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Research Article: Study Protocol Clinical Trial

Effects of ipratropium bromide on the occurrence of postoperative respiratory complications in craniectomy patients with COPD

A nationwide multicenter retrospective study

Du, Zhuoying MD, PhDa; Huang, Xiaoqian MDb,c,d; Feng, Yi MDe; Yan, Wei MD, PhDf; Xu, Dan PhDg; Sun, Xiaoou MD, PhDh; Wu, Chao MDh; Zheng, Yongke MDi; Zeng, Longhuan MDi; Xiong, Xiaowei MDi; Liu, Yuankun MDj; Zhang, Chenbo MDb; Luo, Jianfeng MD, PhDb,c,d,∗; Hu, Jin MD, PhDa,∗

Author Information
doi: 10.1097/MD.0000000000020836
  • Open


1 Introduction

Postoperative pulmonary complications (PPCs), including postoperative pneumonia, atelectasis, and respiratory failure, are important risk factors with negative effects on the prognosis of surgical patients.[1,2] Neurosurgical craniotomy related lung compression, long-term mechanical ventilation, and alteration of consciousness may associated with increased risk of PPCs.[3–7] The American Academy of surgeons reviewed 38284 patients underwent craniotomy between 2005 and 2015. The incidence of all PPCs (including pneumonia, unplanned intubation, mechanical ventilation >48 hours, and pulmonary embolism) was 11.3%, and the incidence of postoperative pneumonia was 3.5%.[8] Meanwhile, some studies have shown that operation time ≥300 minutes, postoperative mechanical ventilation ≥48 hours, intensive care unit (ICU) hospitalization time >3 days, postoperative low consciousness, chronic lung disease are independent risk factors for PPC.[4] PPCs lead to the higher mortality, longer length of stay in both hospital and ICU, dramatic increase in medical cost and socioeconomic burden.[1,7,9,10] Moreover, impaired pulmonary function, which is a remarkable manifestation of chronic obstructive pulmonary disease (COPD), is also one of the risk factors of PPCs.[11–13] Some studies have confirmed that the introduction of COPD treatment can reduce the risk of PPCs.[12] On the other hand, PPCs and their treatment can alter the disease course significantly in COPD patients.[11–14] Therefore, it is important to take proper measures to reduce the incidence of PPCs to improve the quality of surgical care and reduce the medical cost.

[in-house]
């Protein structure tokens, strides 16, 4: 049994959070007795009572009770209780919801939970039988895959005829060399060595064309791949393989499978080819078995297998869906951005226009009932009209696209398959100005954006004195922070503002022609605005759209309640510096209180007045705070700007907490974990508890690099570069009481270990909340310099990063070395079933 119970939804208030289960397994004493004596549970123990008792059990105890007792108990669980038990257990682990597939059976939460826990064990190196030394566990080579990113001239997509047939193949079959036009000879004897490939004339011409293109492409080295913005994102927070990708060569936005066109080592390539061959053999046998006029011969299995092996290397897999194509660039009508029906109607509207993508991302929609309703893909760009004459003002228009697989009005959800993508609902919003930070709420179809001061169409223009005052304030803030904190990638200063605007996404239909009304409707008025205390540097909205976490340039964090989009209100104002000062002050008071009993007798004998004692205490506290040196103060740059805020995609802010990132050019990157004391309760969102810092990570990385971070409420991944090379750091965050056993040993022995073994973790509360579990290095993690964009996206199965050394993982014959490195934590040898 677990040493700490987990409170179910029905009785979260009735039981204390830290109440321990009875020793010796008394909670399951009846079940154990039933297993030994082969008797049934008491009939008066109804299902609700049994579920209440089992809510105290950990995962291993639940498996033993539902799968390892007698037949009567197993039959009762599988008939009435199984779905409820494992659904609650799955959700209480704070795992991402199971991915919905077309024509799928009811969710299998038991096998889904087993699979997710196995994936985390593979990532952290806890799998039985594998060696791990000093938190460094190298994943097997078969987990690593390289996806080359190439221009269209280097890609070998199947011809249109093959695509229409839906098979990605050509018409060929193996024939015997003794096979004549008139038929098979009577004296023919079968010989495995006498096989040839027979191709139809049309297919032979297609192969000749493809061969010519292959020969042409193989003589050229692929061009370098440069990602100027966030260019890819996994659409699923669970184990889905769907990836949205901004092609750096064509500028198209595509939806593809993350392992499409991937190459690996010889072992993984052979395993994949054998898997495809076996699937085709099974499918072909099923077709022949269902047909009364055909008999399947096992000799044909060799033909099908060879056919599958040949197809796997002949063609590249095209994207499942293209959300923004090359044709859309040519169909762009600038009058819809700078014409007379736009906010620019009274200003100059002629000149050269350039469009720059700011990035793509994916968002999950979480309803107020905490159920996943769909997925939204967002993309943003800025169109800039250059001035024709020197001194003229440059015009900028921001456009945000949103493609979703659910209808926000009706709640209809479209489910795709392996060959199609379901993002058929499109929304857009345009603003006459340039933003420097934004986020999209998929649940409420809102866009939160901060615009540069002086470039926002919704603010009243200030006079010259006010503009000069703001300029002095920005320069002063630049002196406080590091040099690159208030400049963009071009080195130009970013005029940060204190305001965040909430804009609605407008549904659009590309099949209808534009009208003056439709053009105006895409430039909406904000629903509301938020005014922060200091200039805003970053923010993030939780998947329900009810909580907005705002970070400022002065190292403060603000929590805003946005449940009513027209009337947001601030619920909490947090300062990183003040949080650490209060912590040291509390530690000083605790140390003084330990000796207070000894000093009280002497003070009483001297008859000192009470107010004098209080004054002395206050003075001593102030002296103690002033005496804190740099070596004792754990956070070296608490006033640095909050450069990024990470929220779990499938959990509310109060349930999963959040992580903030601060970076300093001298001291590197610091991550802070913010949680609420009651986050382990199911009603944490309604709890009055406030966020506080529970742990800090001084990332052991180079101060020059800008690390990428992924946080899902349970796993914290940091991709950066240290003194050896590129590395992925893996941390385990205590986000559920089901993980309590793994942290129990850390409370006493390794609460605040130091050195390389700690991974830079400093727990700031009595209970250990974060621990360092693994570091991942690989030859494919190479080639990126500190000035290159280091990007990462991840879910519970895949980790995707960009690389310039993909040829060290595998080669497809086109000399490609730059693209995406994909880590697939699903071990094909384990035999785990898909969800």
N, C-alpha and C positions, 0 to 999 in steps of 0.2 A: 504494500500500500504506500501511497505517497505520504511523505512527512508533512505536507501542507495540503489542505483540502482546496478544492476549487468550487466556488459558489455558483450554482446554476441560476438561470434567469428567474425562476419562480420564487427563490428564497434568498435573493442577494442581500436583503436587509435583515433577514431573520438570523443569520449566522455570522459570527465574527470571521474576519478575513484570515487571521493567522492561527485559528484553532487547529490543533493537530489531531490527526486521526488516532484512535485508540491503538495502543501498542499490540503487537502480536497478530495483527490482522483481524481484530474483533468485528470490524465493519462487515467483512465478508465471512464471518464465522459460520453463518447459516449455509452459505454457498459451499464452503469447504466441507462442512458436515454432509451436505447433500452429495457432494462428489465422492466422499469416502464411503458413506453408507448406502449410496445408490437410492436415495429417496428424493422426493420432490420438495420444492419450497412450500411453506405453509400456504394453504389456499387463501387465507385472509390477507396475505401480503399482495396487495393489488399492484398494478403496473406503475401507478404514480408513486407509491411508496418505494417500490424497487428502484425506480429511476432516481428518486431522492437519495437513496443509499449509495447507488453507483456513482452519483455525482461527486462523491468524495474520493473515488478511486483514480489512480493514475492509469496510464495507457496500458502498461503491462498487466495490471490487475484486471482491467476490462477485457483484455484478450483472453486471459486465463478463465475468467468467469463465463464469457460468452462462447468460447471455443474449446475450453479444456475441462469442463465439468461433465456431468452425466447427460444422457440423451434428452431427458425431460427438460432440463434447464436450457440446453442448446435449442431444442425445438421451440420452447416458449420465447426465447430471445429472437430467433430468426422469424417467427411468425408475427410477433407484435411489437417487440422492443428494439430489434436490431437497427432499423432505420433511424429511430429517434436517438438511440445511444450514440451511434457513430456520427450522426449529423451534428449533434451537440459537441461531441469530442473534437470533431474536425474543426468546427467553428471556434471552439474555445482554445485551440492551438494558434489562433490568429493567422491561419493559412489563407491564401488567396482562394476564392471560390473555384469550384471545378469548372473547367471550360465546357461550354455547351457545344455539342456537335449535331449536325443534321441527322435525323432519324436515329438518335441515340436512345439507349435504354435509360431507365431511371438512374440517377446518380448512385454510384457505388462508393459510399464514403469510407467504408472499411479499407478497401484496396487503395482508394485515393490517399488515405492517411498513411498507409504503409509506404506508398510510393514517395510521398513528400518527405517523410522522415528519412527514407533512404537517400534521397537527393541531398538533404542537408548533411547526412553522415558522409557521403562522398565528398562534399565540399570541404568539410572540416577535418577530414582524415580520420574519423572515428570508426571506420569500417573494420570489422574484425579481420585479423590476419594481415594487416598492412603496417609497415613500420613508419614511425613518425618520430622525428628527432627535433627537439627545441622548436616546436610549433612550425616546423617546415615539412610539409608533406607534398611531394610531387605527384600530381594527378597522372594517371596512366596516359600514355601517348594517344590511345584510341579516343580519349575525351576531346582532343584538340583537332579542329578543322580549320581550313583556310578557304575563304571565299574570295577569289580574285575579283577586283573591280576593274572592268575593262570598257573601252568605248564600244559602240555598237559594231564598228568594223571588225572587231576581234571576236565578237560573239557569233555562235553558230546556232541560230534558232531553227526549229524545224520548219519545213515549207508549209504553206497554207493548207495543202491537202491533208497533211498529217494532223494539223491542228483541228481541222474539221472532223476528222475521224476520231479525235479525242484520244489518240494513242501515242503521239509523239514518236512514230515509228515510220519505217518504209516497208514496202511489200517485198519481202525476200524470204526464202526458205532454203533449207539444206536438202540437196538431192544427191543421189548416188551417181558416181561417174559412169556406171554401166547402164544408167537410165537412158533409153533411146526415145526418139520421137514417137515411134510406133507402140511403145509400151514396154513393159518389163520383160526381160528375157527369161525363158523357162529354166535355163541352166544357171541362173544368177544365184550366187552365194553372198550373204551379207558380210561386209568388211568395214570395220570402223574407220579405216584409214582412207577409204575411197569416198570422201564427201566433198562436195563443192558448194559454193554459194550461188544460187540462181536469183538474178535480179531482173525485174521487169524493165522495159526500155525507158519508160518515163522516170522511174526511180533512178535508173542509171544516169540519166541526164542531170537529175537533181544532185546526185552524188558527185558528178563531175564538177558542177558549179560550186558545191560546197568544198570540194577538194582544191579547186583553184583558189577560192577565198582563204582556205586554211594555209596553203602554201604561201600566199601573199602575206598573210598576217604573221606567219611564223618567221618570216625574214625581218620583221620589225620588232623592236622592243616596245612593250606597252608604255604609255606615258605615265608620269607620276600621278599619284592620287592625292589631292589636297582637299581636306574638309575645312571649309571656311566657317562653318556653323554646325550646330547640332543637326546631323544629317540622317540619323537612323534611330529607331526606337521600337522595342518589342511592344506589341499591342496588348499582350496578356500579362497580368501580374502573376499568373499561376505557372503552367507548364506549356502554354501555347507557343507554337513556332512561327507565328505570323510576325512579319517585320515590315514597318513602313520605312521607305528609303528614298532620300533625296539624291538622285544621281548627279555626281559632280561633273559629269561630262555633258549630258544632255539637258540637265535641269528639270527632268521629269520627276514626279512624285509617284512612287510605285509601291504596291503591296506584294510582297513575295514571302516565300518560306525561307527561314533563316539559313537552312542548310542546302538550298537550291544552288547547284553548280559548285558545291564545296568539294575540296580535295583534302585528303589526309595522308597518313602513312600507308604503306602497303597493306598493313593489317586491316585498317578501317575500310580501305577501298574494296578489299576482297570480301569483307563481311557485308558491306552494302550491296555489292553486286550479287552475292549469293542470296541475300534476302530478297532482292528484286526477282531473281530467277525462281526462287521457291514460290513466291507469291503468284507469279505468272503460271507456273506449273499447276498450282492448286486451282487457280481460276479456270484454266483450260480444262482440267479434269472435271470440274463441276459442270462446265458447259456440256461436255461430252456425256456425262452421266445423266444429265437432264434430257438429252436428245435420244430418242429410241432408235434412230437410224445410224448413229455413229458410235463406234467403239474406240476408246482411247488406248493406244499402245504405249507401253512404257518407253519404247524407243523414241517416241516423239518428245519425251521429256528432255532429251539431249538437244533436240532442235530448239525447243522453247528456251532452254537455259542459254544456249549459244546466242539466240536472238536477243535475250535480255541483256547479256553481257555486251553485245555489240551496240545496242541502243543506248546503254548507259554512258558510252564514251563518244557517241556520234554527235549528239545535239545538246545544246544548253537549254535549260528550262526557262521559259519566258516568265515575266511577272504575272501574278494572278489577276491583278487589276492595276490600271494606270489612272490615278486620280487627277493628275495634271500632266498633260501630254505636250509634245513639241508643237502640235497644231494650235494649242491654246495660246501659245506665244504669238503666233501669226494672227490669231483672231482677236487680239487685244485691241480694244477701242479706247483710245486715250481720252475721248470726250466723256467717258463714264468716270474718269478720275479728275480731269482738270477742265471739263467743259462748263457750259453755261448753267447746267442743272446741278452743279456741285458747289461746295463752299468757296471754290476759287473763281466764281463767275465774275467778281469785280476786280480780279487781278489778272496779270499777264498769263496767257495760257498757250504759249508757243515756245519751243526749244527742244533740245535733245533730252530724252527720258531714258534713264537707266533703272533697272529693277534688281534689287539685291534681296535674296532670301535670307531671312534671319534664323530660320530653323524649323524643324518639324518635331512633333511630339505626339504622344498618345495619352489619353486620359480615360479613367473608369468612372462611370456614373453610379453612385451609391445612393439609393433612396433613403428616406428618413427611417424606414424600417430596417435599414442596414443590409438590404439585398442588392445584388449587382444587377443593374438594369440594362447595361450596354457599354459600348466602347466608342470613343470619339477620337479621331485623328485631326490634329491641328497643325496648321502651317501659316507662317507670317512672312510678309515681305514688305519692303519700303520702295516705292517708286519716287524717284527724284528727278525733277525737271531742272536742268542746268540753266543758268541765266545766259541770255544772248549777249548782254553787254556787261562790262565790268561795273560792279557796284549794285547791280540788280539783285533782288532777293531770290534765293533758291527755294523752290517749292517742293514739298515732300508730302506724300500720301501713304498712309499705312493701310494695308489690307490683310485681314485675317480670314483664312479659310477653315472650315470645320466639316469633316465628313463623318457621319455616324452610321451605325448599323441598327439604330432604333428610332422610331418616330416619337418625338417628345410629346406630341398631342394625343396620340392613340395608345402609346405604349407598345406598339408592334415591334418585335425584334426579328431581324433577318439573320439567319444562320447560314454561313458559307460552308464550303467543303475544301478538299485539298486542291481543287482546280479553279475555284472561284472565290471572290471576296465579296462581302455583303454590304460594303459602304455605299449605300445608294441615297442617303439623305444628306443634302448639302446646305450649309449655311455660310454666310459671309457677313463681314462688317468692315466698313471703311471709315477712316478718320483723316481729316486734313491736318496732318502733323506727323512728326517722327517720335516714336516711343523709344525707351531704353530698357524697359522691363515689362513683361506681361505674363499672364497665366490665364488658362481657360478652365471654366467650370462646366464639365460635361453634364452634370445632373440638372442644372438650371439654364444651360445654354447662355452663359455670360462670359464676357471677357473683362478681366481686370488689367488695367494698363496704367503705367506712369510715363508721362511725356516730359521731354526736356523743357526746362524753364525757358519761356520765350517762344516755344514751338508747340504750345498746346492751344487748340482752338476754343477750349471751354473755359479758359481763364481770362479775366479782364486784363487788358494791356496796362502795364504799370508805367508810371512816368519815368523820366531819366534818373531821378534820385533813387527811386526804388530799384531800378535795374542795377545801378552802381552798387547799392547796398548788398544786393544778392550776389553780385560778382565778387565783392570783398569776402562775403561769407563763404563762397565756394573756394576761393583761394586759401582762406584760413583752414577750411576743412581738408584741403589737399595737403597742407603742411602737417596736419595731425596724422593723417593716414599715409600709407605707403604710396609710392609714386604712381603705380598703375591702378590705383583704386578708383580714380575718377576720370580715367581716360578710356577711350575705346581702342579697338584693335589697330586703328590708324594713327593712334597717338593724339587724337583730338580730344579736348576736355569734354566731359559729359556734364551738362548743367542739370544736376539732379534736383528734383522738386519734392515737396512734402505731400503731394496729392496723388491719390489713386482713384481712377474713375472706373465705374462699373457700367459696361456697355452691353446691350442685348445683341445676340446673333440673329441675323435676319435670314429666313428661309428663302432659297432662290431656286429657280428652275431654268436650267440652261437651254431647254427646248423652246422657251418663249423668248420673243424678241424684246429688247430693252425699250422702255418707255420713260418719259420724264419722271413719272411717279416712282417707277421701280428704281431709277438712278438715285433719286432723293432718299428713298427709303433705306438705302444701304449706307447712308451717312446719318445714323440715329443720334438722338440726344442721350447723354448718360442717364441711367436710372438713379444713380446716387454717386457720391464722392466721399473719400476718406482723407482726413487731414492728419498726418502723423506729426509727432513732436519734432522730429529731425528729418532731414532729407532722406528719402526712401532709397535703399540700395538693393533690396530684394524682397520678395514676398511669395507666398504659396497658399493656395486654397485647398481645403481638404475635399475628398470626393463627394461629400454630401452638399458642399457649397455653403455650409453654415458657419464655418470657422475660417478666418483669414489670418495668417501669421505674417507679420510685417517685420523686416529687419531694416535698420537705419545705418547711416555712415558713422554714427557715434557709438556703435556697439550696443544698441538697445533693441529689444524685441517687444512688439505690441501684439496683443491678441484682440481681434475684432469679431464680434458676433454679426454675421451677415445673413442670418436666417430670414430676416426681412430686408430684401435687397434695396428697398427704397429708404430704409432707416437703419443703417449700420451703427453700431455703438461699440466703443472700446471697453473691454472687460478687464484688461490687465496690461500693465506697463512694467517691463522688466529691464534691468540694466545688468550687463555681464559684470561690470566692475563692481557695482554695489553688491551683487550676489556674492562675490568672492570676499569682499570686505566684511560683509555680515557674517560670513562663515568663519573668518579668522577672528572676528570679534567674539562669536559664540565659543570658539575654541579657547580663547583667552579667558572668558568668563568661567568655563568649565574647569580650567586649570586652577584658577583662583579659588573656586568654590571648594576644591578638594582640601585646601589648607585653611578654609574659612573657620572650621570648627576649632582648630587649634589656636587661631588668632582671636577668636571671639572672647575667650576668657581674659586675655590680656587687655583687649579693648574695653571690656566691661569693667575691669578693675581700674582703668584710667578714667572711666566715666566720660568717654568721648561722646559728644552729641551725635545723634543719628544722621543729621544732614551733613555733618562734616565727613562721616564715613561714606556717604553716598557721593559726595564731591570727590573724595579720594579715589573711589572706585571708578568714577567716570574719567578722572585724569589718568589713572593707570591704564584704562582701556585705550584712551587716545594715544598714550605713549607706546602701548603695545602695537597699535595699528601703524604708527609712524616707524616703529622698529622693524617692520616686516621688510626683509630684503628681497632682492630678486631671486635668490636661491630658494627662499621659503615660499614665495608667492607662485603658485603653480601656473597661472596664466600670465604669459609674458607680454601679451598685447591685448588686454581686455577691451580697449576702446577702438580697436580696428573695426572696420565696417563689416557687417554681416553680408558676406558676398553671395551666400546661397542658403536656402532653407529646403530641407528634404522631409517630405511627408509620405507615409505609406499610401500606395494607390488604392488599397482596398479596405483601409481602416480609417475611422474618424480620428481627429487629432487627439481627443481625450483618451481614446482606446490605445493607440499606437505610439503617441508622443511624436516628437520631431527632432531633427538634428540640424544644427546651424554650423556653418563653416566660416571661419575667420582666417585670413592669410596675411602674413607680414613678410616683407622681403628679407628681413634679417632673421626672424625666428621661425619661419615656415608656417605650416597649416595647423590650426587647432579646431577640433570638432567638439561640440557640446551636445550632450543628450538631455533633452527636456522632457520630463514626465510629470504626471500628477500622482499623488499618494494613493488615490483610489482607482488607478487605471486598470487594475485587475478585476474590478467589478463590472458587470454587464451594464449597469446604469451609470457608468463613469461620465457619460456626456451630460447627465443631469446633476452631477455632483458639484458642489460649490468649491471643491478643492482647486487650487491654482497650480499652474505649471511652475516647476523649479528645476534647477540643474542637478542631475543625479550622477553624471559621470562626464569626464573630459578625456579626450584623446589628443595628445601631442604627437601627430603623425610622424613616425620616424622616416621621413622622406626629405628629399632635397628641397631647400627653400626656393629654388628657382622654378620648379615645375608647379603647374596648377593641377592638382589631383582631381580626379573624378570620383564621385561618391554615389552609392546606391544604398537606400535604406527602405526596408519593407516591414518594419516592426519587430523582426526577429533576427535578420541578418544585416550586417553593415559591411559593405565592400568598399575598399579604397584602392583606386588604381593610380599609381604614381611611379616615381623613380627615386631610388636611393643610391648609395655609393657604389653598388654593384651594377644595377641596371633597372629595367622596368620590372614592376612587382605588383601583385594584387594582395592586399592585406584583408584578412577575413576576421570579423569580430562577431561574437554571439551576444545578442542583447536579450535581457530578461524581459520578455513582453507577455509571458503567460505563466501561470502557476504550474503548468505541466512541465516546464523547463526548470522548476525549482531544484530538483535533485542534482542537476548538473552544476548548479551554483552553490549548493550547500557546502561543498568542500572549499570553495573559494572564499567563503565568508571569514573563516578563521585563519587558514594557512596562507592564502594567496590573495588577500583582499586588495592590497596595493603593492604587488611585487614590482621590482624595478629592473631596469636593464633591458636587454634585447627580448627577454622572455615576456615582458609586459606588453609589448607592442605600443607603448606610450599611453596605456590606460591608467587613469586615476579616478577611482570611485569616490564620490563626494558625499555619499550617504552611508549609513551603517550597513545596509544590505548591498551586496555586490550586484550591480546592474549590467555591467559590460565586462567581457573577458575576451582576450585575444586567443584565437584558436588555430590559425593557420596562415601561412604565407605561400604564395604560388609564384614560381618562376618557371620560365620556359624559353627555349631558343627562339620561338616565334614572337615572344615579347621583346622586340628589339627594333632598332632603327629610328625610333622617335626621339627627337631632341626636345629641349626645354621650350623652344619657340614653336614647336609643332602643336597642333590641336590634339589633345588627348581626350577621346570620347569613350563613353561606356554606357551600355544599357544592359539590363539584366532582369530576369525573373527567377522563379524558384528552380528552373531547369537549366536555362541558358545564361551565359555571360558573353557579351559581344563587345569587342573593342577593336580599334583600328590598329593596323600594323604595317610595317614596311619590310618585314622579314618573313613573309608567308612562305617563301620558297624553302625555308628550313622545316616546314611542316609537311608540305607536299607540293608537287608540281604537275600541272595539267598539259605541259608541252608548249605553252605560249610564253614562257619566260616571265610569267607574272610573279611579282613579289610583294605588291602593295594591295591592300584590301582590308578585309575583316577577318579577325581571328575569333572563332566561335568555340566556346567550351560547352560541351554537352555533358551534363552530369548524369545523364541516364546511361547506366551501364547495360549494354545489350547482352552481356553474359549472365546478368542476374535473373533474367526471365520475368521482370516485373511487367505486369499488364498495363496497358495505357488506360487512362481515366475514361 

Ipratropium bromide is a short acting bronchodilator, which can relax the airway smooth muscle and reduce the production of sputum. It can also improve the lung function of COPD patients by nebulized inhalation.[5,15–17] In addition, perioperative use of ipratropium bromide can reduce the incidence of postoperative pneumonia and other PPCs in patients underwent abdominal and pulmonary surgery.[18–20] Studies have shown that the perioperative use of ipratropium bromide was effective in prevention of PPCs in patients with severe head injury.[21,22] However, the effect of inhaled ipratropium bromide on PPCs in COPD patients underwent elective neurosurgical craniotomy is not clear. Therefore, it is important and urgent to evaluate the effect of nebulization of ipratropium bromide on the incidence of PPCs in COPD patients underwent craniotomy.

2 Method and design

2.1 Hypothesis

Perioperative use of ipratropium bromide can reduce the incidence of PPCs in COPD patients underwent elective neurosurgical craniotomy.

2.2 Design

The study is a multicenter retrospective study. Patients who meet the inclusion criteria will be included from the neurosurgery department of 7 medical centers in China. According to whether ipratropium bromide was used in perioperative period, the patients will be divided into exposure group and control group. Data of perioperative period and hospitalization period will be collected from patients’ medical records using structured questionnaire by trained neurosurgeon at each medical center. Eight hundred thirty-four patients will be enrolled in this study.

The study arrangement was as the following flow chart (Fig. 1).

Figure 1
Figure 1:
Flow chart of the study. COPD = chronic obstructive pulmonary disease.

2.3 Research purposes

2.3.1 Main purpose

To evaluate the effect of ipratropium bromide on the incidence of postoperative pneumonia in patients with COPD and underwent elective neurosurgical craniotomy.

2.3.2 Secondary purposes

To evaluate the effect of ipratropium bromide on

  • (1) The incidence of pulmonary complications in patients with COPD and underwent elective neurosurgical craniotomy.
  • (2) The length of stay in patients with COPD and underwent elective neurosurgical craniotomy.
  • (3) The postoperative mortality in patients with COPD and underwent elective neurosurgical craniotomy.

2.4 Study population

Patients with COPD and underwent elective neurosurgical craniotomy from 2014 to 2019 in 7 neurosurgical centers in mainland China.